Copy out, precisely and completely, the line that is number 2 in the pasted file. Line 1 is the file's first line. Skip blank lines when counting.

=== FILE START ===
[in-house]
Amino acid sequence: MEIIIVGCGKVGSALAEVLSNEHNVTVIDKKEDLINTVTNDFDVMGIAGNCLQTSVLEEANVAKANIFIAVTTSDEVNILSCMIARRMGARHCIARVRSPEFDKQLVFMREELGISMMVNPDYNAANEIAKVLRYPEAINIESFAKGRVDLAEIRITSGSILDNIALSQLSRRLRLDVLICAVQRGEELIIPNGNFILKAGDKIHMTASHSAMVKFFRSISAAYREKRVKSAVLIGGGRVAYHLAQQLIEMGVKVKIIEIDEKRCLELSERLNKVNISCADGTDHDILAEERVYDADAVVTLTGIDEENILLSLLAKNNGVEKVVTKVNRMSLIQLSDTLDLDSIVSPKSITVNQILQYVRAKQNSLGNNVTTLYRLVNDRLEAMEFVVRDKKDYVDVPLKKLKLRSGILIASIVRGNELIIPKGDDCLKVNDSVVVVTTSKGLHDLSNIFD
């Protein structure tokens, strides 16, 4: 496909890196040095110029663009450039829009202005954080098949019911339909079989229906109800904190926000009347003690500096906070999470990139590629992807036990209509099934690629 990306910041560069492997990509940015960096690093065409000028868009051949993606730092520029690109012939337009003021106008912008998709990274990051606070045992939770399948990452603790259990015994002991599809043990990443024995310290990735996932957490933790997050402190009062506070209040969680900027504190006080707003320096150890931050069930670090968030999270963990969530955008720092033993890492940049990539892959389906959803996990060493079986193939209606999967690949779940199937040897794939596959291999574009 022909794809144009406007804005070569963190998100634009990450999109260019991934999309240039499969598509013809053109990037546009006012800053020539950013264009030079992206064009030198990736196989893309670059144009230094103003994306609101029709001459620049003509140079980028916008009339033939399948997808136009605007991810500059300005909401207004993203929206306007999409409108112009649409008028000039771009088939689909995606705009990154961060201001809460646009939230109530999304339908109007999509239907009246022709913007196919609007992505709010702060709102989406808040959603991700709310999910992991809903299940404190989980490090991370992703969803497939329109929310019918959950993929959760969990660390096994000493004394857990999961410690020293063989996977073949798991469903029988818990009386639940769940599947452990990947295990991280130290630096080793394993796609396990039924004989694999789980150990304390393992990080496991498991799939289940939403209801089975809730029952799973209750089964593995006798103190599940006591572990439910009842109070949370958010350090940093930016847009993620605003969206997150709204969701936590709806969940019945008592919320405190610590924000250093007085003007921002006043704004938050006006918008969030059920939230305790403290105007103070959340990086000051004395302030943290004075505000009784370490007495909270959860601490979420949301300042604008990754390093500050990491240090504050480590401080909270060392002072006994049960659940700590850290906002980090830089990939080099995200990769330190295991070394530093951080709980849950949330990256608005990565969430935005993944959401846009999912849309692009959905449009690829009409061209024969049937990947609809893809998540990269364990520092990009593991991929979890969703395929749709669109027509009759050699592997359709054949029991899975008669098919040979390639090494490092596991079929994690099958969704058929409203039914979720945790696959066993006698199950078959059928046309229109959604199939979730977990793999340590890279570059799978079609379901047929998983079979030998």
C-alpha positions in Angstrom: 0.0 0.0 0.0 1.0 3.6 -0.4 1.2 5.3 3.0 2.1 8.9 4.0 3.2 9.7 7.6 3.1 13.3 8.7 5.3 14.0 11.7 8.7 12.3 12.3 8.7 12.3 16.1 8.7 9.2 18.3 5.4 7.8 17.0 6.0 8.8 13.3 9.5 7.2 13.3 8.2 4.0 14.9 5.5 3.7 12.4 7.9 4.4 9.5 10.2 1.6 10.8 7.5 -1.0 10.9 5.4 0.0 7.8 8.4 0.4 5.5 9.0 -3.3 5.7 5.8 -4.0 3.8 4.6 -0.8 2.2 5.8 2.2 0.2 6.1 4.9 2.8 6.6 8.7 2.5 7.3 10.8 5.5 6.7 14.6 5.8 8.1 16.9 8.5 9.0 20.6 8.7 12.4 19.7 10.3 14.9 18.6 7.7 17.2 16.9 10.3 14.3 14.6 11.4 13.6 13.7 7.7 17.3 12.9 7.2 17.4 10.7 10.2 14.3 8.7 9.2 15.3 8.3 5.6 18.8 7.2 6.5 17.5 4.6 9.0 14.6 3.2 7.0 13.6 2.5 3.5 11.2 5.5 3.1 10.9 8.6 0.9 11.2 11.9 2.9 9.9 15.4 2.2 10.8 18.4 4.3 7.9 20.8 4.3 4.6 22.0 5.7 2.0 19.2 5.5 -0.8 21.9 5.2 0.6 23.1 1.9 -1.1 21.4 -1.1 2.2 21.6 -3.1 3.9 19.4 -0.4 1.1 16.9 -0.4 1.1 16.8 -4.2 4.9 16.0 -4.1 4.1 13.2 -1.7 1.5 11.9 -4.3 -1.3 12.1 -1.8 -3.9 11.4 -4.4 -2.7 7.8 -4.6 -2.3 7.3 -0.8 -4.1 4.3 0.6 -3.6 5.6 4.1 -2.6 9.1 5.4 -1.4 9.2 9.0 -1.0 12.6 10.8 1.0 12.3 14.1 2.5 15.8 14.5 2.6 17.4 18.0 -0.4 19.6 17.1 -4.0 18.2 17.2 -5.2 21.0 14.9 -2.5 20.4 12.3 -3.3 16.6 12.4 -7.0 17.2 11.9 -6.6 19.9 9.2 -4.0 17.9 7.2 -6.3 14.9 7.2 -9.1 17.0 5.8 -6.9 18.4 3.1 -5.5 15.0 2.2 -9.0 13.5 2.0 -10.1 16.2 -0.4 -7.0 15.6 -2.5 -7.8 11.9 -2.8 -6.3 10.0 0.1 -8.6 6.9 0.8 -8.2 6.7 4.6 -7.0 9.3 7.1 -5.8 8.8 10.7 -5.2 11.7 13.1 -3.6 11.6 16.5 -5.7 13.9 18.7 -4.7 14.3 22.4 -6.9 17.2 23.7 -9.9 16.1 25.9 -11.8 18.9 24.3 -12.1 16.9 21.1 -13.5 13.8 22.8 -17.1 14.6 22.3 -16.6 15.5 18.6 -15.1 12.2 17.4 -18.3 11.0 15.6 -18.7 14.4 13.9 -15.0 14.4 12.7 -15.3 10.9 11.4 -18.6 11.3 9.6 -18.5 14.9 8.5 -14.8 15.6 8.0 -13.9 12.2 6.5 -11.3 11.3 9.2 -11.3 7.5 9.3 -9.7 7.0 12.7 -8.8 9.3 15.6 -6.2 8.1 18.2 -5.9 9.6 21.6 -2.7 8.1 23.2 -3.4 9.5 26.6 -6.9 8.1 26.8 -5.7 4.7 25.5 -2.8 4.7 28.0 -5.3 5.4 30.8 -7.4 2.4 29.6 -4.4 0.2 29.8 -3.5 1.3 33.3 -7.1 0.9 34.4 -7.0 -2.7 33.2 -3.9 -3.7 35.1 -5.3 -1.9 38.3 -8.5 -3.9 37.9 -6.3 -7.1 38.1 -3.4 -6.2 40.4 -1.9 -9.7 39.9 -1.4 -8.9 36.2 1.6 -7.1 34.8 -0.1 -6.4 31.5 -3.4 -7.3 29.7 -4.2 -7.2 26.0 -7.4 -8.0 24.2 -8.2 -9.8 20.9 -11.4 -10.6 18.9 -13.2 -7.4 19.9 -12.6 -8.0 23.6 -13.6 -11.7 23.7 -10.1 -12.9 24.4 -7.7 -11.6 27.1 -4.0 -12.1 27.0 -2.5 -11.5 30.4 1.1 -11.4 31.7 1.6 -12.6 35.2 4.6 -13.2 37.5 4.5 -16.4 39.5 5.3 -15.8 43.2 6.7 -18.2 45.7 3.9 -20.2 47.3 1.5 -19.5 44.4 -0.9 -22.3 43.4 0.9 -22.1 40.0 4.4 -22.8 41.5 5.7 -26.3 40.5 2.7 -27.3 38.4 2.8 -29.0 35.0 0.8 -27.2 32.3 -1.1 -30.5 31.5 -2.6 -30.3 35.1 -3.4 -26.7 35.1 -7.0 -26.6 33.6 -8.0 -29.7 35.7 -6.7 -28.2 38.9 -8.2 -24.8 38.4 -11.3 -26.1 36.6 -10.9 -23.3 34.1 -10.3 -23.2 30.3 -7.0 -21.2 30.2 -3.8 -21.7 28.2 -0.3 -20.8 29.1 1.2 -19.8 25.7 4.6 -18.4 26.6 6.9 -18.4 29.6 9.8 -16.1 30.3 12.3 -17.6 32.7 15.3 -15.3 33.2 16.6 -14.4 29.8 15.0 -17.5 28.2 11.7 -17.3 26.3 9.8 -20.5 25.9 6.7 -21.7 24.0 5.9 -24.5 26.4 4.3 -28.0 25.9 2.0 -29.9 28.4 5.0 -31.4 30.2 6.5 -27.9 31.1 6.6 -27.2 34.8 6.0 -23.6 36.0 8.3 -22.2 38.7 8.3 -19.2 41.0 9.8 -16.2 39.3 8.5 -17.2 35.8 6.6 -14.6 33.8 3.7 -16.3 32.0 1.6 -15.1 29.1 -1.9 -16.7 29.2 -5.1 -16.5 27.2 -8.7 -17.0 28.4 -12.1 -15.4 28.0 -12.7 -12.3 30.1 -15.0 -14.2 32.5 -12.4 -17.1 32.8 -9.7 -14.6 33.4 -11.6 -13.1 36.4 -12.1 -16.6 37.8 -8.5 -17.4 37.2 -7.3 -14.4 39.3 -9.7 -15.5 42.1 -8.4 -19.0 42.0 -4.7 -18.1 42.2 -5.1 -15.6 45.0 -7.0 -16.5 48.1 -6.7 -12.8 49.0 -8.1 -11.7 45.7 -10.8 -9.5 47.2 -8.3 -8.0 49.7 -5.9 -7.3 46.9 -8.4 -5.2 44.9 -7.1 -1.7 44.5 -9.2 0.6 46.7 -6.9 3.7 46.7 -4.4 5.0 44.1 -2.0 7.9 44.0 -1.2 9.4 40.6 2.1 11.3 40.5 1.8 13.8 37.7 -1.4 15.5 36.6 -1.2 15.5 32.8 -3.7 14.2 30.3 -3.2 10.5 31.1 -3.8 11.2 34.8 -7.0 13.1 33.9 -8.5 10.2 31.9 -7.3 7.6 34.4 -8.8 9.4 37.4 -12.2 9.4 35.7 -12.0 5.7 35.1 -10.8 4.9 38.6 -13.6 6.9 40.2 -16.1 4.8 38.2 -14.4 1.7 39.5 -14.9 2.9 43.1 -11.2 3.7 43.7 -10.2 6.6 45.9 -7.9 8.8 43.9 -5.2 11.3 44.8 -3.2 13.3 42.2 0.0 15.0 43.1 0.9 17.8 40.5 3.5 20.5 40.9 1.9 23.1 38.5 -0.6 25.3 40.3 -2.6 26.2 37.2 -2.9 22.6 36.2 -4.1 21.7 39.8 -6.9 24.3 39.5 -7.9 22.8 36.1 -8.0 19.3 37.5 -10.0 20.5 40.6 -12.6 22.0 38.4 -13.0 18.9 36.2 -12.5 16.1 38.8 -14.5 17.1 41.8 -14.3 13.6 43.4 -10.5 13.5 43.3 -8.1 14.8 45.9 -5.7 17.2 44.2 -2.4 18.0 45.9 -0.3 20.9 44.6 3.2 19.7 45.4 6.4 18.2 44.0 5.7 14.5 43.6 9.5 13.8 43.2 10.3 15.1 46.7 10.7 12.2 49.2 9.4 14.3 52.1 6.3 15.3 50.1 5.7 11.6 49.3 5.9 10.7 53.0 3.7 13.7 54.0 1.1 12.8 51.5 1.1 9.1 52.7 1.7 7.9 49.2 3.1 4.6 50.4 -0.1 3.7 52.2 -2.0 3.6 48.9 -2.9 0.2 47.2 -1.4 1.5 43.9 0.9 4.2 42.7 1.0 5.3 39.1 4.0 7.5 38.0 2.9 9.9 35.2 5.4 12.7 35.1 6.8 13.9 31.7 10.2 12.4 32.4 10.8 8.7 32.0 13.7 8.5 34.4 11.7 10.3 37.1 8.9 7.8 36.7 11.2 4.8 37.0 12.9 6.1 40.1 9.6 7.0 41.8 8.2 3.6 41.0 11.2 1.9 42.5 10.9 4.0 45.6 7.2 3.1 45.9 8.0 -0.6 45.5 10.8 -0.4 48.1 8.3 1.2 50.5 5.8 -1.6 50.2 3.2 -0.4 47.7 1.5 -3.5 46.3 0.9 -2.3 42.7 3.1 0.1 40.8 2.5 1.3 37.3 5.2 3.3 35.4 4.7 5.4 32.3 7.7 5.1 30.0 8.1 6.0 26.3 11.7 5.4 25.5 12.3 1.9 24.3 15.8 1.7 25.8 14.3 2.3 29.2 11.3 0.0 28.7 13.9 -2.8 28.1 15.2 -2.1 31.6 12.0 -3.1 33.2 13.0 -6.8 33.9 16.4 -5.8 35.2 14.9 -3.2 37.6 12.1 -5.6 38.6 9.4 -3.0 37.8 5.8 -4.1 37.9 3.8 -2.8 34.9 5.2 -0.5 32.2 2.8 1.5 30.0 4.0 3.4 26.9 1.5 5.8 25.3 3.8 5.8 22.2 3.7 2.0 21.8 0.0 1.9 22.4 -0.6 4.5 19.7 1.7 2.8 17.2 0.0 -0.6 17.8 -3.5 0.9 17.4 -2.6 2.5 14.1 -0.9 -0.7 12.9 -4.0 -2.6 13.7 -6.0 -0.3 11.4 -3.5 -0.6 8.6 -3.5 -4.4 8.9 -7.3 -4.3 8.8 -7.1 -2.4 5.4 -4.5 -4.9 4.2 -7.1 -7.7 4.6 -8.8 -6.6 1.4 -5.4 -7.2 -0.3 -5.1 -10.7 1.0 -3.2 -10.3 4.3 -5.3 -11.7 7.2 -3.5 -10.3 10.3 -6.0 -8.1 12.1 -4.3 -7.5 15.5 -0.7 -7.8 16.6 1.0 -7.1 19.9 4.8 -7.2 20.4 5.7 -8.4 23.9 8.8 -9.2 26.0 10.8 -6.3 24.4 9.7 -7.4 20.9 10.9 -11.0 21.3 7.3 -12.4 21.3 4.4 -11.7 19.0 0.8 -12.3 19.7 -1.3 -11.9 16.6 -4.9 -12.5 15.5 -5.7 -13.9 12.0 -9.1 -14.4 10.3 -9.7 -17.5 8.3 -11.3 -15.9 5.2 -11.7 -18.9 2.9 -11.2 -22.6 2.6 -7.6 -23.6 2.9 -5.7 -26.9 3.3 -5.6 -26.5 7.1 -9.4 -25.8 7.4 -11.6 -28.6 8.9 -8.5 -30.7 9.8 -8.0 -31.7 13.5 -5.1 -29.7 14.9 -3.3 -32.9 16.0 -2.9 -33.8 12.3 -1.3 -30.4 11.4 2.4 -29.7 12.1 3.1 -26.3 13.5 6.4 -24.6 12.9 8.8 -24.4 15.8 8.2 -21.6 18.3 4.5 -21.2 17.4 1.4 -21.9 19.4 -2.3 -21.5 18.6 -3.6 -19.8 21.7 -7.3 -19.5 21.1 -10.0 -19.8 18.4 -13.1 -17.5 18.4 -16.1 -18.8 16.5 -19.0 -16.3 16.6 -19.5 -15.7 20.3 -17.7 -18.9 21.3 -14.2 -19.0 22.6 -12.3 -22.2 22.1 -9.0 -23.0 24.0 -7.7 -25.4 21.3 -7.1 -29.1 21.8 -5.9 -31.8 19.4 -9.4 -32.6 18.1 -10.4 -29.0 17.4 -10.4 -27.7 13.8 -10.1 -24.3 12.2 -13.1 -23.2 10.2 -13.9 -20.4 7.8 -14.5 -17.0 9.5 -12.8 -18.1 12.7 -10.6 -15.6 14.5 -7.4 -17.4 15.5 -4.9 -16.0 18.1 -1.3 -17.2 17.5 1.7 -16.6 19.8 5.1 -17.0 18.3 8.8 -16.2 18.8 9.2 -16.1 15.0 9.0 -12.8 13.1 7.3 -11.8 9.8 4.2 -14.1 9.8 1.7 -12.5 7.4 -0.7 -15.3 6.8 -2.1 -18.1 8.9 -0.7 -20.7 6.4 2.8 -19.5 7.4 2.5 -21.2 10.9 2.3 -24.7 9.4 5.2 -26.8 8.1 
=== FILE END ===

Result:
Amino acid sequence: MEIIIVGCGKVGSALAEVLSNEHNVTVIDKKEDLINTVTNDFDVMGIAGNCLQTSVLEEANVAKANIFIAVTTSDEVNILSCMIARRMGARHCIARVRSPEFDKQLVFMREELGISMMVNPDYNAANEIAKVLRYPEAINIESFAKGRVDLAEIRITSGSILDNIALSQLSRRLRLDVLICAVQRGEELIIPNGNFILKAGDKIHMTASHSAMVKFFRSISAAYREKRVKSAVLIGGGRVAYHLAQQLIEMGVKVKIIEIDEKRCLELSERLNKVNISCADGTDHDILAEERVYDADAVVTLTGIDEENILLSLLAKNNGVEKVVTKVNRMSLIQLSDTLDLDSIVSPKSITVNQILQYVRAKQNSLGNNVTTLYRLVNDRLEAMEFVVRDKKDYVDVPLKKLKLRSGILIASIVRGNELIIPKGDDCLKVNDSVVVVTTSKGLHDLSNIFD